Over time, organisms’ DNA sequences evolve in response to their changing environments, competitors and predators. By comparing similar gene sequences between species and individuals, we can use patterns of these changes to infer their evolutionary history – for instance, when did two species diverge? Which genes were most important for their survival? How many individuals were there? How have they spread across the globe?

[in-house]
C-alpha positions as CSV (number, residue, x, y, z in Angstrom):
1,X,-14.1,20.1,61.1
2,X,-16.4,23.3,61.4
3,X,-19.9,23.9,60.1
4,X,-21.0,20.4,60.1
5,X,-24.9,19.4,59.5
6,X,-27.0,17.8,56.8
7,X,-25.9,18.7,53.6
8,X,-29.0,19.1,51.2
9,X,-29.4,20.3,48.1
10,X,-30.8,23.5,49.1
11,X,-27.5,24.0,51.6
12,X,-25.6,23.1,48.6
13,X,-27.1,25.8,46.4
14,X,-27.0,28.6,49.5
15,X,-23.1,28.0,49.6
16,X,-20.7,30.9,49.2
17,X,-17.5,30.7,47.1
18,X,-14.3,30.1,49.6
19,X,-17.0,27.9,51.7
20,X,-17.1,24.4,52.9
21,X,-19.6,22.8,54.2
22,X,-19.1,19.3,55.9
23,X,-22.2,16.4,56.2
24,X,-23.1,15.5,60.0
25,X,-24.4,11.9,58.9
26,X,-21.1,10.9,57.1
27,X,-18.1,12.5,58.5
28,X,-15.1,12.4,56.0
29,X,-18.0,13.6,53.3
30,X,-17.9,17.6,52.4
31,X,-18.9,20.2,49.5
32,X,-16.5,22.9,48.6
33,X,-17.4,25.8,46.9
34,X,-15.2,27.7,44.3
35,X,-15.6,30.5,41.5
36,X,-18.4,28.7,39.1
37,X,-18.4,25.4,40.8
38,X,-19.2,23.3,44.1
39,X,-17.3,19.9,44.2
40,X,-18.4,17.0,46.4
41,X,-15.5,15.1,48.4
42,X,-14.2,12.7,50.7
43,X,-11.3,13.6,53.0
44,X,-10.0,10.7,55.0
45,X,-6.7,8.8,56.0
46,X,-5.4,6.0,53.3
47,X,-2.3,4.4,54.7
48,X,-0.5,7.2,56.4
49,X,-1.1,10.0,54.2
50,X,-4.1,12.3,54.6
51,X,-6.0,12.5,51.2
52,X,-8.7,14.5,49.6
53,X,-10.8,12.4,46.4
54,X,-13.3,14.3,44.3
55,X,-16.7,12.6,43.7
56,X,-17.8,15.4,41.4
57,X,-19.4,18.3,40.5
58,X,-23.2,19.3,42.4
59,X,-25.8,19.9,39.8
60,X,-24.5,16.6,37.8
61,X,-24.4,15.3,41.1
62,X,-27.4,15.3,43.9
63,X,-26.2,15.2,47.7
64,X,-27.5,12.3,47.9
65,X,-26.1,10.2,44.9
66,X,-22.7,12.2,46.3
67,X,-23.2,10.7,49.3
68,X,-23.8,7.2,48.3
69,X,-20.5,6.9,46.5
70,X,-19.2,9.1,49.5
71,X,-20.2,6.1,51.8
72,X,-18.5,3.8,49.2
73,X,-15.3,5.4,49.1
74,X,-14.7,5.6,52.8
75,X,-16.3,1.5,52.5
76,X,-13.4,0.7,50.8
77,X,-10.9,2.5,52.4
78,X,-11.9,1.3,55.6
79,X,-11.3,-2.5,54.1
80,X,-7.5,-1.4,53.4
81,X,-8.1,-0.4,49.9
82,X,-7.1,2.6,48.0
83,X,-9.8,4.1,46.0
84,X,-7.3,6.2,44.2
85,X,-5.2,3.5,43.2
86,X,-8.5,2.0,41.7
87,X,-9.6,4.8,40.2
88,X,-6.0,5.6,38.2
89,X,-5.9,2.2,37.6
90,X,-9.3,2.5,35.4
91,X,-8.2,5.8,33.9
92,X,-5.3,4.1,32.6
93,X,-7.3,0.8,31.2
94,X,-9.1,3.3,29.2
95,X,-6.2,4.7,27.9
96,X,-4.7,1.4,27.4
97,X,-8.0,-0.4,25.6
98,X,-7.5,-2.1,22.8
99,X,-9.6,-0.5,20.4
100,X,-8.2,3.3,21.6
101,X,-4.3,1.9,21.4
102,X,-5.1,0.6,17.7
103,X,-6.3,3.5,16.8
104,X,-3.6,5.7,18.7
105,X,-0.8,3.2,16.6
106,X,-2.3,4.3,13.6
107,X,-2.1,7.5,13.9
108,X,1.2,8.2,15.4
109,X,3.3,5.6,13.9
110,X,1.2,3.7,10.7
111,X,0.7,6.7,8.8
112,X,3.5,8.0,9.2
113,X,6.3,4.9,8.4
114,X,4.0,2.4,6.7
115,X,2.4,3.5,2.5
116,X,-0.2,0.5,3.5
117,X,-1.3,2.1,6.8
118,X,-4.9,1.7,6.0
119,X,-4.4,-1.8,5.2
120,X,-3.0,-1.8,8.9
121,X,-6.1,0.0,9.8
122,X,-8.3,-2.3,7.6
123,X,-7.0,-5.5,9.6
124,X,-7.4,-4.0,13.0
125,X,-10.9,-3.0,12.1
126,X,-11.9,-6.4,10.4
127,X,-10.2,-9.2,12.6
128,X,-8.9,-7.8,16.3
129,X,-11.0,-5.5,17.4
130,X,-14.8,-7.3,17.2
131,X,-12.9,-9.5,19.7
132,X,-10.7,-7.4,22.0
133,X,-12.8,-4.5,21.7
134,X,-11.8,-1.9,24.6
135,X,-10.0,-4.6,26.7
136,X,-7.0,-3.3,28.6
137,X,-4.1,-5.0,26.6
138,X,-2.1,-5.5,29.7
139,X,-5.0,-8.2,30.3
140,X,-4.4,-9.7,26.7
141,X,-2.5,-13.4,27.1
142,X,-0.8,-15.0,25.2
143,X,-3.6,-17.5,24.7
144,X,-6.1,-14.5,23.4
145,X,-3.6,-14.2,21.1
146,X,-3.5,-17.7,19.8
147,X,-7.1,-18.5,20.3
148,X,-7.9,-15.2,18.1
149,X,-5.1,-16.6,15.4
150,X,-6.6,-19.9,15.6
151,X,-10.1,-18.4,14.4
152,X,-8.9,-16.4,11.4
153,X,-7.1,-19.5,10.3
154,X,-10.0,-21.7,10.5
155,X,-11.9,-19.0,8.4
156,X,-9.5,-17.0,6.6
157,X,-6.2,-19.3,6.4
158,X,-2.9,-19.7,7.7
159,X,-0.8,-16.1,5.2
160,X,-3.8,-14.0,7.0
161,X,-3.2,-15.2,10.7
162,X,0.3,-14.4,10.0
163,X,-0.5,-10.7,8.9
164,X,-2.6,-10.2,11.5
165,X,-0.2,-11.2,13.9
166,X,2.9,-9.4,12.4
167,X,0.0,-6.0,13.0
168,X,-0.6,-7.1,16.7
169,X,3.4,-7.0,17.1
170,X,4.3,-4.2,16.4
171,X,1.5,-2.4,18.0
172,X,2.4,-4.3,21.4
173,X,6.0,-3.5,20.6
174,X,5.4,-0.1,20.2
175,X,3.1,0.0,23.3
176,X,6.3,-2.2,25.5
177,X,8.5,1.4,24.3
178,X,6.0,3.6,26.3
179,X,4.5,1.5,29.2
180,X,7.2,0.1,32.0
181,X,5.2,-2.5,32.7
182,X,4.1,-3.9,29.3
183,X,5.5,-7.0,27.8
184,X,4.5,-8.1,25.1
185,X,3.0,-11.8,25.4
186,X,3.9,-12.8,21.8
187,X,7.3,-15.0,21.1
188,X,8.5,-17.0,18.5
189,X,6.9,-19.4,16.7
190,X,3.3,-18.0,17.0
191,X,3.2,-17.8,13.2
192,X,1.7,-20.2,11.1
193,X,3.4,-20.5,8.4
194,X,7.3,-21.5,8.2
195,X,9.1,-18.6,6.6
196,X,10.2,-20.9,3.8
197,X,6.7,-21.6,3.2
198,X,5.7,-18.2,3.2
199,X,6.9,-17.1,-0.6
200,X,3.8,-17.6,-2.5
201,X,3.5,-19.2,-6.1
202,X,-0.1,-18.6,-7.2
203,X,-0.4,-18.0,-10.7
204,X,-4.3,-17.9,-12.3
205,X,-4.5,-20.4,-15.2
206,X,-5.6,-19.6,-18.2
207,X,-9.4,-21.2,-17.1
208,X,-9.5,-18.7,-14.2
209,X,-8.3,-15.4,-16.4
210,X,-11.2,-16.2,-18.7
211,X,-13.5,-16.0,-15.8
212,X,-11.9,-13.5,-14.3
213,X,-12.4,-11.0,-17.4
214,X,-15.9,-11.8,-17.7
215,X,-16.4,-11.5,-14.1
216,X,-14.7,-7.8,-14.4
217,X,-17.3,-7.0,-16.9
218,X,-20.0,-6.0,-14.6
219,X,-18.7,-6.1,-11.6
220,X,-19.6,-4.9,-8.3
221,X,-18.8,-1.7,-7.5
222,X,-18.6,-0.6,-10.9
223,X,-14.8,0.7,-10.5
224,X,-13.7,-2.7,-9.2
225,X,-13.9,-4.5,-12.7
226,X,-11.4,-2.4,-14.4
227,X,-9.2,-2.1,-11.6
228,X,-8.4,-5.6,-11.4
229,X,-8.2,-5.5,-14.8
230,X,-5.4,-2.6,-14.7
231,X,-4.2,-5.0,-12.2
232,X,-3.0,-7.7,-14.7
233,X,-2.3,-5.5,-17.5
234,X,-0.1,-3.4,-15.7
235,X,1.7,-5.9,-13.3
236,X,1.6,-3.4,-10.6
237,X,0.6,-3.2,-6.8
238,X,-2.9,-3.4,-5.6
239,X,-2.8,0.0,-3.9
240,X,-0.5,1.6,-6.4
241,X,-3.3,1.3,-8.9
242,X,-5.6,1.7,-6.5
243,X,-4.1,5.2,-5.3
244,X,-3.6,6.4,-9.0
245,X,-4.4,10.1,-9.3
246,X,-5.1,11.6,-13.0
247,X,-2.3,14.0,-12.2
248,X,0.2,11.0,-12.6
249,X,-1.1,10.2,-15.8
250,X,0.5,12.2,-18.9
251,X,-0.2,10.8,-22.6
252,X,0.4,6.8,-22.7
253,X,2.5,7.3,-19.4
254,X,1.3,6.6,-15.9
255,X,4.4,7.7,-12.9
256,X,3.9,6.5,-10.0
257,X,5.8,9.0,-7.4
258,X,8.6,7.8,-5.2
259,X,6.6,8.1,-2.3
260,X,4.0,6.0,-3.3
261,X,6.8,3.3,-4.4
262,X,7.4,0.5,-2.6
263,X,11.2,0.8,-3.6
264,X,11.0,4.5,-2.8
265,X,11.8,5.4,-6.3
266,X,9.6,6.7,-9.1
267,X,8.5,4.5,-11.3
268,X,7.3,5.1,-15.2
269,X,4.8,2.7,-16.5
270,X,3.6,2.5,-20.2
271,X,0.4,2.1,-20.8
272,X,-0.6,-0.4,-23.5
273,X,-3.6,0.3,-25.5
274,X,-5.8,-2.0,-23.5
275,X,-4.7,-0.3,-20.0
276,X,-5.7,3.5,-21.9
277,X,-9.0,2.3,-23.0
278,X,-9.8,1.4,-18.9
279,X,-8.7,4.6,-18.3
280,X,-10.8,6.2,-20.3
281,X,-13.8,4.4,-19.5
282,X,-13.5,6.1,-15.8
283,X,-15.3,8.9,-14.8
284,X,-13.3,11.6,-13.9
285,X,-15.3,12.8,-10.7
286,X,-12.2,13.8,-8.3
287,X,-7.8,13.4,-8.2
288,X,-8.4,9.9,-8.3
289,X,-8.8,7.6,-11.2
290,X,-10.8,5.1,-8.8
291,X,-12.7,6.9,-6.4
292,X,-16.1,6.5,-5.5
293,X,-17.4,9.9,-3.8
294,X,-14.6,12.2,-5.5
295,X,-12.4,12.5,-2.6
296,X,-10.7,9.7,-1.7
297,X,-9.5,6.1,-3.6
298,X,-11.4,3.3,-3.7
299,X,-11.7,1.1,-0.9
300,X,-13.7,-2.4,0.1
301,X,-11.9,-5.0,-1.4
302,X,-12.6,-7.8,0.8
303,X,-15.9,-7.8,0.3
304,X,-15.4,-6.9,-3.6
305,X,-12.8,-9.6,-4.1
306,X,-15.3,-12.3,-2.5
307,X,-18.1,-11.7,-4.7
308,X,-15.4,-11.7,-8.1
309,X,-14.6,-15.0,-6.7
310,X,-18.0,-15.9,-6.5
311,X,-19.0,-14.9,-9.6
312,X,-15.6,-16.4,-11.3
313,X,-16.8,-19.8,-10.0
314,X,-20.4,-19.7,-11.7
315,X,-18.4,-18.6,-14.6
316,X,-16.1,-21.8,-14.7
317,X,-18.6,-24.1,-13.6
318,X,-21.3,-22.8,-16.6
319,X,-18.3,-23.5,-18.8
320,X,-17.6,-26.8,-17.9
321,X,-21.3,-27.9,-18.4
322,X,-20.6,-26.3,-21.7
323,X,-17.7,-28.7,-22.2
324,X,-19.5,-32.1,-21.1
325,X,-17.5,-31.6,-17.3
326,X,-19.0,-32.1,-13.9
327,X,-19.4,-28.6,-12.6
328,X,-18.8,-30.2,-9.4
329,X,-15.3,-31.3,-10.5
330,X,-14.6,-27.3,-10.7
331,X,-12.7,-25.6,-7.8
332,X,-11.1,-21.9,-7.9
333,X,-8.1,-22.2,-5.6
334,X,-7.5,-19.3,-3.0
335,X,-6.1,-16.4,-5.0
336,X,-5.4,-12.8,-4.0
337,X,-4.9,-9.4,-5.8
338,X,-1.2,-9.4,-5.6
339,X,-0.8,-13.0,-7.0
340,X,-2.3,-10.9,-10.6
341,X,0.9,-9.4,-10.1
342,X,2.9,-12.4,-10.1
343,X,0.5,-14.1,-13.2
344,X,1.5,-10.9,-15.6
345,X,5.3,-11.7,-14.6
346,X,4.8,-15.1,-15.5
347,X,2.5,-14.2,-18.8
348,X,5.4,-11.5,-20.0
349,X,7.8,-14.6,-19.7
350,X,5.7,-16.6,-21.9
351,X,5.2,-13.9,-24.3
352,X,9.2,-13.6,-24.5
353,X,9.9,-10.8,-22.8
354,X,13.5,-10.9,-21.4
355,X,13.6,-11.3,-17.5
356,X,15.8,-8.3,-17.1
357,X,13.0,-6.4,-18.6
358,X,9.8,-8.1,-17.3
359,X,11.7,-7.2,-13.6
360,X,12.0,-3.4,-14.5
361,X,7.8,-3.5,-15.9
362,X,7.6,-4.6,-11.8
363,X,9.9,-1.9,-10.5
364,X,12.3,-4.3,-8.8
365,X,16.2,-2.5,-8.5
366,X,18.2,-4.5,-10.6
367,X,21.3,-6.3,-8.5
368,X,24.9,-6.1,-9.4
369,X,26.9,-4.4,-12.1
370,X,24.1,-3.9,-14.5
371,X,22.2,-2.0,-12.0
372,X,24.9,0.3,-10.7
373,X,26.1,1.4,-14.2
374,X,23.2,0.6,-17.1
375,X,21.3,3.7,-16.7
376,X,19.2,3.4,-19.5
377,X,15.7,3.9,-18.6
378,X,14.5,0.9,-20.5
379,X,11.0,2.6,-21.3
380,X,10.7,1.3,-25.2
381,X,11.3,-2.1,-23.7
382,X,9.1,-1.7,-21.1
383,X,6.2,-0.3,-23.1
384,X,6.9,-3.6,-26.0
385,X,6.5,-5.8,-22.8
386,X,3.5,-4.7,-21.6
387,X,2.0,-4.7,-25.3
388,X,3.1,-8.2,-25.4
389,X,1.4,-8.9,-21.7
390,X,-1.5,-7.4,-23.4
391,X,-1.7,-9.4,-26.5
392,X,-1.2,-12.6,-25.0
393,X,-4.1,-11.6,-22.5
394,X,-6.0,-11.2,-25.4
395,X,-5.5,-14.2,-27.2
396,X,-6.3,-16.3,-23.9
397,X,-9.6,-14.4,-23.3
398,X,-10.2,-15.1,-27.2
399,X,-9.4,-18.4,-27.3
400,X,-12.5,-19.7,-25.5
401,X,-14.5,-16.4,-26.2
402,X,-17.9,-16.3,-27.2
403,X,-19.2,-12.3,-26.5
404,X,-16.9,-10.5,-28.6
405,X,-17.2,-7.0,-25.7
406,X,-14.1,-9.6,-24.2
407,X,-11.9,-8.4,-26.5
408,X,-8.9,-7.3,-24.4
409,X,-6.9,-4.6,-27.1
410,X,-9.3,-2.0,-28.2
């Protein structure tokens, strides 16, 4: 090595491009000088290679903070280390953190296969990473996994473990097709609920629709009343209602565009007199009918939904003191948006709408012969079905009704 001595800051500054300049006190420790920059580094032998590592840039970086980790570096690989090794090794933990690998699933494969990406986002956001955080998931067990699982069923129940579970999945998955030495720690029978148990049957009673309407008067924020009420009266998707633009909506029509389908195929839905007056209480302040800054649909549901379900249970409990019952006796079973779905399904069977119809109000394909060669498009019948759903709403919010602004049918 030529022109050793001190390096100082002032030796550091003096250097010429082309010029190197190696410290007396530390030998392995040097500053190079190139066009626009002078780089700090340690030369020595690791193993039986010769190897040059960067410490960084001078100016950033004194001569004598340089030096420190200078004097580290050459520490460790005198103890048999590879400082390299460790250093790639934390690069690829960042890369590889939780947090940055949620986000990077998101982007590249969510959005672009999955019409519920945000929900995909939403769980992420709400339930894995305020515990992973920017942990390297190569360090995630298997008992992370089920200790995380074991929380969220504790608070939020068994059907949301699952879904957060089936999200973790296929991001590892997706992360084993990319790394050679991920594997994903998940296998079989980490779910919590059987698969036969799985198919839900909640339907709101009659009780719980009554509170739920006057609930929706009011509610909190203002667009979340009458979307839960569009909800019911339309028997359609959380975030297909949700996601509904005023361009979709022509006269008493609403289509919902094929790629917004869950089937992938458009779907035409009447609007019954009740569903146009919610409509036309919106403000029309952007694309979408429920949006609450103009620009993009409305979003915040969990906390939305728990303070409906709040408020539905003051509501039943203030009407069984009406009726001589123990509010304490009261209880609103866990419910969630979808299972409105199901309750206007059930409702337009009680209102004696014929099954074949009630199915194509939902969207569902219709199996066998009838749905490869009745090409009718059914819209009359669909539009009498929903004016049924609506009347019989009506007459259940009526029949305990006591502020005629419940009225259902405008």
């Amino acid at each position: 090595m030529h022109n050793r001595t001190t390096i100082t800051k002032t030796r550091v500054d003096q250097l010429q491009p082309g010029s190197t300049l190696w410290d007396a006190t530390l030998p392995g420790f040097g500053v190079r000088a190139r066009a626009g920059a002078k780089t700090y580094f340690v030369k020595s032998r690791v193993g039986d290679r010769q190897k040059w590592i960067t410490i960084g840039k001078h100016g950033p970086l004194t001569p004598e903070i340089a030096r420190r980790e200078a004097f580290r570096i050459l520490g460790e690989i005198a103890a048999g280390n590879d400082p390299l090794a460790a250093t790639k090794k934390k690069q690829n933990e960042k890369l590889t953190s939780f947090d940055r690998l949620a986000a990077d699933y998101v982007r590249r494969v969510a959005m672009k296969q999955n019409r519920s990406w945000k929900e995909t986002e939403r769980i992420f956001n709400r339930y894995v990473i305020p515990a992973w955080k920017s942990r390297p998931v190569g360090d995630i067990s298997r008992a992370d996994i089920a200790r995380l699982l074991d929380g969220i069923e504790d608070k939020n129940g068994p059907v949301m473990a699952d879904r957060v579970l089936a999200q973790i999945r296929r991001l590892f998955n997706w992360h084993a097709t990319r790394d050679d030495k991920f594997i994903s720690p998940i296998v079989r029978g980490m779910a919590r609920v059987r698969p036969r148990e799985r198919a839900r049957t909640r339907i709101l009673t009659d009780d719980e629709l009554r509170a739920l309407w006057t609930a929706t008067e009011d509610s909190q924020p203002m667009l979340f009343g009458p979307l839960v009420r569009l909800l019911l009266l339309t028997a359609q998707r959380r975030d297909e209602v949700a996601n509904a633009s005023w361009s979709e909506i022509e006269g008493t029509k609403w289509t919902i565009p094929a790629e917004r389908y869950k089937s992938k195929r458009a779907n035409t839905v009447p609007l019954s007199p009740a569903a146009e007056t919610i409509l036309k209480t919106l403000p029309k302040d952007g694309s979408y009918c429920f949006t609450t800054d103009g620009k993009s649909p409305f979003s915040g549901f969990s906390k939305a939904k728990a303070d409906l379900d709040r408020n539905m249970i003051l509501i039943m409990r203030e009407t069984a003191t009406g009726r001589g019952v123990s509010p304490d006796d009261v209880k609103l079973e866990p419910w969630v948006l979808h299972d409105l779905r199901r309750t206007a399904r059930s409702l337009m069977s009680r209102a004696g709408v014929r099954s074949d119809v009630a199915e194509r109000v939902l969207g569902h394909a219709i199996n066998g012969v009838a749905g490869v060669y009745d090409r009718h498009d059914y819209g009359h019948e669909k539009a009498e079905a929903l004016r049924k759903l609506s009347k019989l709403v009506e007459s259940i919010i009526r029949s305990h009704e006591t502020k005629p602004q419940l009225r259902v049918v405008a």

These ‘phylogenetic’ studies have now shifted into a whole new gear as both computing power and sequencing ability (the speed and cost to read letters of DNA from a genome) have expanded by several orders of magnitude. We’re discovering that, although the basic principles of molecular evolution hold true, the variety and detail by which these patterns are realised in DNA sequences reflect the infinite multiplicity of physical forms seen in the natural world. In particular, it turns out that – against all expectations – sequences in unrelated organisms (for example bats and dolphins) can, occasionally, become more similar over time, not less. I exploit the power of massively parallel DNA sequencing and computing clusters to build a statistical picture of evolution across whole genomes: and we’re finding exceptions to the every rule in the book…